Many drugs cause nausea, vomiting, and diarrhea as adverse effects. A detailed drug history must be obtained. In mild cases, cessation followed by reuse of the drug may establish a causal relationship. Commonly responsible drugs include antacids containing magnesium, antibiotics, antihelminthics, cytotoxics (used in cancer therapy), colchicine, digoxin, heavy metals, laxatives, and radiation therapy. Use of antibiotics may lead to Clostridium difficile–induced diarrhea Clostridioides (formerly Clostridium) difficile–Induced Diarrhea Toxins produced by Clostridioides difficile strains in the gastrointestinal tract cause pseudomembranous colitis, typically after antibiotic use. Symptoms are diarrhea, sometimes bloody, rarely... read more .
Iatrogenic, accidental, or intentional heavy-metal poisoning frequently causes nausea, vomiting, abdominal pain, and diarrhea.
Laxative abuse, sometimes denied by patients, may lead to weakness, vomiting, diarrhea, electrolyte depletion, and metabolic disturbances.
Various plants Plant Poisoning A few commonly grown plants are highly poisonous, and many plants are moderately poisonous (see table Moderately Poisonous Plants). Few plant poisonings have specific antidotes. Most plant ingestions... read more and mushrooms Mushroom Poisoning Numerous mushroom species cause toxicity when ingested. Symptoms vary by species. Identification of specific species is difficult, so treatment usually is guided by symptoms. (See also General... read more cause a syndrome of gastroenteritis.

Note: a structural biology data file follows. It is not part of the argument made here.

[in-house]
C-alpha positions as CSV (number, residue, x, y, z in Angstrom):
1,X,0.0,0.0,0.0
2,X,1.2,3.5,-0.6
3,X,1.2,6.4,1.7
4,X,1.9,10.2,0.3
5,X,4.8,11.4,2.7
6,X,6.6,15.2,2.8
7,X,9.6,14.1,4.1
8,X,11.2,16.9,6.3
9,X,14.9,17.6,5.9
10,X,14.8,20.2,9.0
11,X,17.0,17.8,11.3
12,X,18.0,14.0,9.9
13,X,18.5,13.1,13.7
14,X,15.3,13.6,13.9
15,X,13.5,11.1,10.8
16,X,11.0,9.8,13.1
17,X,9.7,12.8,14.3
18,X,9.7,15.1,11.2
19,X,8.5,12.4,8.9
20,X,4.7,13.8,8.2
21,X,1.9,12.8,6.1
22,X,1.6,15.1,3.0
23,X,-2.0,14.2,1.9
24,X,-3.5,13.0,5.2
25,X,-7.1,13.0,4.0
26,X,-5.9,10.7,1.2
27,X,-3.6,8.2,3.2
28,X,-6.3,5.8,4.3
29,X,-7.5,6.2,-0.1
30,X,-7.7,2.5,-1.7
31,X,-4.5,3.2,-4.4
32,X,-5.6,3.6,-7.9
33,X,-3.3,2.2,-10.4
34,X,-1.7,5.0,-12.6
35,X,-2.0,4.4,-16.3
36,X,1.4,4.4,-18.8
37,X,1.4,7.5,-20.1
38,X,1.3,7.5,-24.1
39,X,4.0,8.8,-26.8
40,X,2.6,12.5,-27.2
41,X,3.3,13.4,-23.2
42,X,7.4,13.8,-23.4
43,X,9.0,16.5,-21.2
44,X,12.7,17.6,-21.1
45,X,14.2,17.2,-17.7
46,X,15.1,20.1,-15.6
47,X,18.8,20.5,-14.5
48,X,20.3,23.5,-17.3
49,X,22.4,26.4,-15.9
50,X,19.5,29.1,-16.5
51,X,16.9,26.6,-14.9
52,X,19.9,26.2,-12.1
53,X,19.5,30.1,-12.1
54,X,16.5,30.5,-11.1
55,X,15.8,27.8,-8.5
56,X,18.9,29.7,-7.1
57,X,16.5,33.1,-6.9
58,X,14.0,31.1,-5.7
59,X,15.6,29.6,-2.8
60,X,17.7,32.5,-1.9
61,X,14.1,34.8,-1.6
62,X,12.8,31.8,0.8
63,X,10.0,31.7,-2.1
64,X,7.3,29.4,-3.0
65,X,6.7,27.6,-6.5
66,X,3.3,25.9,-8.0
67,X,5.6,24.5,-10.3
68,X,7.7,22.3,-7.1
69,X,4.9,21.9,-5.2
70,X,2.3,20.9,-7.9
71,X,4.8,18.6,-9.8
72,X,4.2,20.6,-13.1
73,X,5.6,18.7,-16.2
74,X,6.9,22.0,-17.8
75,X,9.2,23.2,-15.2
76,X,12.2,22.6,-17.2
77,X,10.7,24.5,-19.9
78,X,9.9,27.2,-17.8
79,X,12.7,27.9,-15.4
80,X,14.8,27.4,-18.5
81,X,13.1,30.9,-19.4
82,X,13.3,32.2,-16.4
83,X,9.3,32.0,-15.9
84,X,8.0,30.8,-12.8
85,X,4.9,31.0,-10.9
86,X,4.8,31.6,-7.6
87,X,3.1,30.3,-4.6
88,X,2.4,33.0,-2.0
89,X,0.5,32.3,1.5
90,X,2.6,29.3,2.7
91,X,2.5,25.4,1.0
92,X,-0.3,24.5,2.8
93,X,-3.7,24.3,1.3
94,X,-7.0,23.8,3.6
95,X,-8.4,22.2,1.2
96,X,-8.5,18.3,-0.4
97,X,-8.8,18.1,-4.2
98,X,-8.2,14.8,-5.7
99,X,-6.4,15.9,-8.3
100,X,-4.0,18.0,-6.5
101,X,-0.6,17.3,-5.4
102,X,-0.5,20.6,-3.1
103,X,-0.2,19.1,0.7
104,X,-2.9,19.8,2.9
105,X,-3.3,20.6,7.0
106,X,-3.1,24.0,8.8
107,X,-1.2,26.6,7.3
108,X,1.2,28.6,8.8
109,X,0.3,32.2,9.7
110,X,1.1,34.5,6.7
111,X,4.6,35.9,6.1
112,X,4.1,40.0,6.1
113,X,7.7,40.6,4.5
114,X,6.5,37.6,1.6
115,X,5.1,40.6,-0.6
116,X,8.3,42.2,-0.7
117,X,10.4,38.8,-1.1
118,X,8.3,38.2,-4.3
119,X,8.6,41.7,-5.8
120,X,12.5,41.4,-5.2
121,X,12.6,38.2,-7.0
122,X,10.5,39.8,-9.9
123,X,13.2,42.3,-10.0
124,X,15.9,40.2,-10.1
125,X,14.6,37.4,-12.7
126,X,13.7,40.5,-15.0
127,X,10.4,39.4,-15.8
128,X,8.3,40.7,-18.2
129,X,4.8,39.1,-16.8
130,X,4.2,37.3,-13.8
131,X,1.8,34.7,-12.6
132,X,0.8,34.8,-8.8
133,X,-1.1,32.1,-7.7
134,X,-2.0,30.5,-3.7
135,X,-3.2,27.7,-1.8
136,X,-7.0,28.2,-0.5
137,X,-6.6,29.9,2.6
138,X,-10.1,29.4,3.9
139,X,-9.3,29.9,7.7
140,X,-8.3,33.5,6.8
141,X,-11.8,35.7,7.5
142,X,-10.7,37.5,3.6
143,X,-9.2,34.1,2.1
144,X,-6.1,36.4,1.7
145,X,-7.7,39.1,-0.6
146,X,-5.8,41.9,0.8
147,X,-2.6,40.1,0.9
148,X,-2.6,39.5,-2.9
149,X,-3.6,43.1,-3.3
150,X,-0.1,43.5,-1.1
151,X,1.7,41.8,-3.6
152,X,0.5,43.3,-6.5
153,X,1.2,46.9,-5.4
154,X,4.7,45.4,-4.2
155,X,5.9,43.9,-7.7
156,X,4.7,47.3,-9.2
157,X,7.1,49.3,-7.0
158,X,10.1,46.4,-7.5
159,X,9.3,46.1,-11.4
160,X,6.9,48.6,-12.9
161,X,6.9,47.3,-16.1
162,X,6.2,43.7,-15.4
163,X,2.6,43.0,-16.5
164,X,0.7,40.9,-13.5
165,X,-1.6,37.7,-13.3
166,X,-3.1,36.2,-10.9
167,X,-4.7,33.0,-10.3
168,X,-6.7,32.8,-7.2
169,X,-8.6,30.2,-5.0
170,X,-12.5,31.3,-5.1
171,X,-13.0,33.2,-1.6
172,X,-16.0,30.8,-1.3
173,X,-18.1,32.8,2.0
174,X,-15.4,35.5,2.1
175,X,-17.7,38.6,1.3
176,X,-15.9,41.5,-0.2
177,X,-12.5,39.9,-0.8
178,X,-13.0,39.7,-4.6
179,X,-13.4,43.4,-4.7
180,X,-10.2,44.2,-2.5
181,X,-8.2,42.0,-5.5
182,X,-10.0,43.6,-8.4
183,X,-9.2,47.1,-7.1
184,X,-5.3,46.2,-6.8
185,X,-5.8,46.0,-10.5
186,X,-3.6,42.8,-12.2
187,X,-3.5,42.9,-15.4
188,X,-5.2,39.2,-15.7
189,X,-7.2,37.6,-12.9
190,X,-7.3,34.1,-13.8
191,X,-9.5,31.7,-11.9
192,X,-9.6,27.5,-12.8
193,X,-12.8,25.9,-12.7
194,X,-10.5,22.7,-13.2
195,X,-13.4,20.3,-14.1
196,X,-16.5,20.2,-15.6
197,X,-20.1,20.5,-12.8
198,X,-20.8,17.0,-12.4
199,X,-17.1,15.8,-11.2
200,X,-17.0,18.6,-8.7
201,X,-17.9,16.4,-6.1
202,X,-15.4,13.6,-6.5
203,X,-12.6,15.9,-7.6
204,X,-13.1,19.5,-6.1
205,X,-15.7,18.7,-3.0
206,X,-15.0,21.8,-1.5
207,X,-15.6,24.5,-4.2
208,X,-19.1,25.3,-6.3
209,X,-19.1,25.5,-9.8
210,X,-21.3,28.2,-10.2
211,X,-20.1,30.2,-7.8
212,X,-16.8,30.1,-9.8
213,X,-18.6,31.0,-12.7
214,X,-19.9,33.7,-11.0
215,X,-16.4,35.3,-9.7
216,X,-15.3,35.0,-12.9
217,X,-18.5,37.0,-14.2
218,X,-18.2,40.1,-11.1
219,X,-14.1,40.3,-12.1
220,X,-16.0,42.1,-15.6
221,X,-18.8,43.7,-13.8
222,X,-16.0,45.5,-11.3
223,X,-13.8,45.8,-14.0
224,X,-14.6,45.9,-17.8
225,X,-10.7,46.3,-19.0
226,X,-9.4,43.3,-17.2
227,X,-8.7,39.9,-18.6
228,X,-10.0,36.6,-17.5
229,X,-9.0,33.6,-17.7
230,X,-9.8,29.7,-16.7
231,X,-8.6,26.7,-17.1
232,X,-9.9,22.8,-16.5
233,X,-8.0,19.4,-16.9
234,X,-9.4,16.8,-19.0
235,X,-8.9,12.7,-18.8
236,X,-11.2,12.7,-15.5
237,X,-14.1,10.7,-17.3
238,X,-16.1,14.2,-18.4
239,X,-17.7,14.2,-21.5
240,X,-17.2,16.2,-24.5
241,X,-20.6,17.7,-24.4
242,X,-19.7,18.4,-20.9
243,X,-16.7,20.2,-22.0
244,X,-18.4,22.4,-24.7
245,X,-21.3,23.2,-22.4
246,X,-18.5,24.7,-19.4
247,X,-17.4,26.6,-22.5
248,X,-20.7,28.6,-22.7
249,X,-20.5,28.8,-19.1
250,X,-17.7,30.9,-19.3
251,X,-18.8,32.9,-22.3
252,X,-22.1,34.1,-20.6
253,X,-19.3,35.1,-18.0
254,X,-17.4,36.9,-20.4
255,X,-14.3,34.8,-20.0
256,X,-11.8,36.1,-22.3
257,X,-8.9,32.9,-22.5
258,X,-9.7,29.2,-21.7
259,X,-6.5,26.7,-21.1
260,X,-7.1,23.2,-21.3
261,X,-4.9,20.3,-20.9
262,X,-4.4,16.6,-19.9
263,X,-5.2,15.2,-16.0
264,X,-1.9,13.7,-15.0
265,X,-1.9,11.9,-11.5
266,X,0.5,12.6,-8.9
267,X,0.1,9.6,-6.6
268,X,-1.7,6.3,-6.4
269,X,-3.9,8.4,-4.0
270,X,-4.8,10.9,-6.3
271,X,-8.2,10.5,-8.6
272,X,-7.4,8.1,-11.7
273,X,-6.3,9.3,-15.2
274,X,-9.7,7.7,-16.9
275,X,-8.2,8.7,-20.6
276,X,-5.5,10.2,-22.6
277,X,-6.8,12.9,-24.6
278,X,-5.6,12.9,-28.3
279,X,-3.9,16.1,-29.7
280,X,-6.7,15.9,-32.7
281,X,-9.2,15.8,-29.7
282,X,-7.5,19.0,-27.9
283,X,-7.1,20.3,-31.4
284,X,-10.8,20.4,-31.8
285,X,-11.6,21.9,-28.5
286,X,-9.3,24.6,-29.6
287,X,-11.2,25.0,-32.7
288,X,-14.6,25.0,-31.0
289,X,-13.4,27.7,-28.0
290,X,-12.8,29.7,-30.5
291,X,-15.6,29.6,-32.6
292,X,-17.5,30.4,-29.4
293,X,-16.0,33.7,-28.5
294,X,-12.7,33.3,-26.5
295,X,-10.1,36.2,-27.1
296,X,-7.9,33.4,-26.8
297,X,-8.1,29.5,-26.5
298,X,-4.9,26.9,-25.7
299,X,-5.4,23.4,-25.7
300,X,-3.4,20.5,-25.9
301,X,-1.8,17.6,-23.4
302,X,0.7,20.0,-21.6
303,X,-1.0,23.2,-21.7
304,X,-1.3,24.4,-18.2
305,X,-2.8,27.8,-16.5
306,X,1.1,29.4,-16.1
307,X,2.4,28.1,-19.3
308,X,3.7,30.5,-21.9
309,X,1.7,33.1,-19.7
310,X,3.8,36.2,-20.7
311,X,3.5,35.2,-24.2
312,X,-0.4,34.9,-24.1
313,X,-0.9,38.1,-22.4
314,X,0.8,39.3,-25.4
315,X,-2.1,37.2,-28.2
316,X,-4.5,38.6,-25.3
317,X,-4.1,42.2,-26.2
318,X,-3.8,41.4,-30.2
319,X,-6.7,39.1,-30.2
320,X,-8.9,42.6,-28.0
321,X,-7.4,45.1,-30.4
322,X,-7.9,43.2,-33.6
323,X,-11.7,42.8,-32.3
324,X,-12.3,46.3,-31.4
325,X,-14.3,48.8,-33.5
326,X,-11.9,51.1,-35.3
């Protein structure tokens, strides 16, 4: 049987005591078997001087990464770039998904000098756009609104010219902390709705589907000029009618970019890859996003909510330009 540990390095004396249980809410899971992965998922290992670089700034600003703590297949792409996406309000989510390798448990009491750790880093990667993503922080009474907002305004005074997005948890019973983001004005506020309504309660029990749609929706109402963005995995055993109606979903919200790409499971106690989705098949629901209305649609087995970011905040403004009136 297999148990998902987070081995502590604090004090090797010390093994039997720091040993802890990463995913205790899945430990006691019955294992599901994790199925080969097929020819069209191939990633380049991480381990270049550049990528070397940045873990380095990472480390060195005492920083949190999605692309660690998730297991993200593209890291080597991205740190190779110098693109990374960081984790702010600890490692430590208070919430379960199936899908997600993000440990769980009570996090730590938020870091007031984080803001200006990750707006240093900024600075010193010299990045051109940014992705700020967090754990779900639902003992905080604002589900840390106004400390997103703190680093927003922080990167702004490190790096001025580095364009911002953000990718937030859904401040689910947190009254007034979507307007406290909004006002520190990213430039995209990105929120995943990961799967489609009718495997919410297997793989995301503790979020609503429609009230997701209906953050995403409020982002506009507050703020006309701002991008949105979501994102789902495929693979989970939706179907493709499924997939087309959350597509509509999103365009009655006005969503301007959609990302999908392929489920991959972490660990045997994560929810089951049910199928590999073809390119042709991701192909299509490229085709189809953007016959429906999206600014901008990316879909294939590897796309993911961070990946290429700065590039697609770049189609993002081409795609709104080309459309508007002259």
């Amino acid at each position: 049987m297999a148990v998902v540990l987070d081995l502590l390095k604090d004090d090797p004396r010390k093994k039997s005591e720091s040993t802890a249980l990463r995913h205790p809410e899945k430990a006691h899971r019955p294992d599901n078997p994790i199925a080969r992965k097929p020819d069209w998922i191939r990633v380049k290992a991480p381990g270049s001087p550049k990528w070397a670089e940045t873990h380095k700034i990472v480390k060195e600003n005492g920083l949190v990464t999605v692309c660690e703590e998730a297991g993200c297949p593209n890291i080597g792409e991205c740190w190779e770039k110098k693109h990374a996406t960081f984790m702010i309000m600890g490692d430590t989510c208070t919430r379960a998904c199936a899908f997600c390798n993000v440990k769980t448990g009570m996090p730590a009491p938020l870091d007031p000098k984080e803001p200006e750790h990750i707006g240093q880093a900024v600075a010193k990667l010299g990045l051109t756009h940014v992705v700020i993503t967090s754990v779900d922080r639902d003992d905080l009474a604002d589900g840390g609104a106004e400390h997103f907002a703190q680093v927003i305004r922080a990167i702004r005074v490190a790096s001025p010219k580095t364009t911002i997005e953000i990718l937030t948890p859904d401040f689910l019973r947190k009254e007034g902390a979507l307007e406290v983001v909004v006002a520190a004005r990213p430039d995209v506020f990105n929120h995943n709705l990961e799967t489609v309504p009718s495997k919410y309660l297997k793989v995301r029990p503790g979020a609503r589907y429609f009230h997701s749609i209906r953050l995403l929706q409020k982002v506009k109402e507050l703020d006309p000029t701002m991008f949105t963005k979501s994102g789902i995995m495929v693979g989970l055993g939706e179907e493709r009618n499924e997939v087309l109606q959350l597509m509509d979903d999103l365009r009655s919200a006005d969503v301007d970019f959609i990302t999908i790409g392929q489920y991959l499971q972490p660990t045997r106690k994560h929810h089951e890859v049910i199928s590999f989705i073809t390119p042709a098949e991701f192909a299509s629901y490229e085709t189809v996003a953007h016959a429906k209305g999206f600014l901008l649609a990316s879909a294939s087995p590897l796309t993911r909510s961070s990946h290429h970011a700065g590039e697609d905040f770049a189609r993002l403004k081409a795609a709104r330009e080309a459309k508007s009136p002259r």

(See also Gastroenteritis Gastroenteritis Gastroenteritis is inflammation of the lining of the stomach and small and large intestines. Most cases are infectious, although gastroenteritis may occur after ingestion of drugs and chemical... read more .)
Drugs Mentioned In This Article
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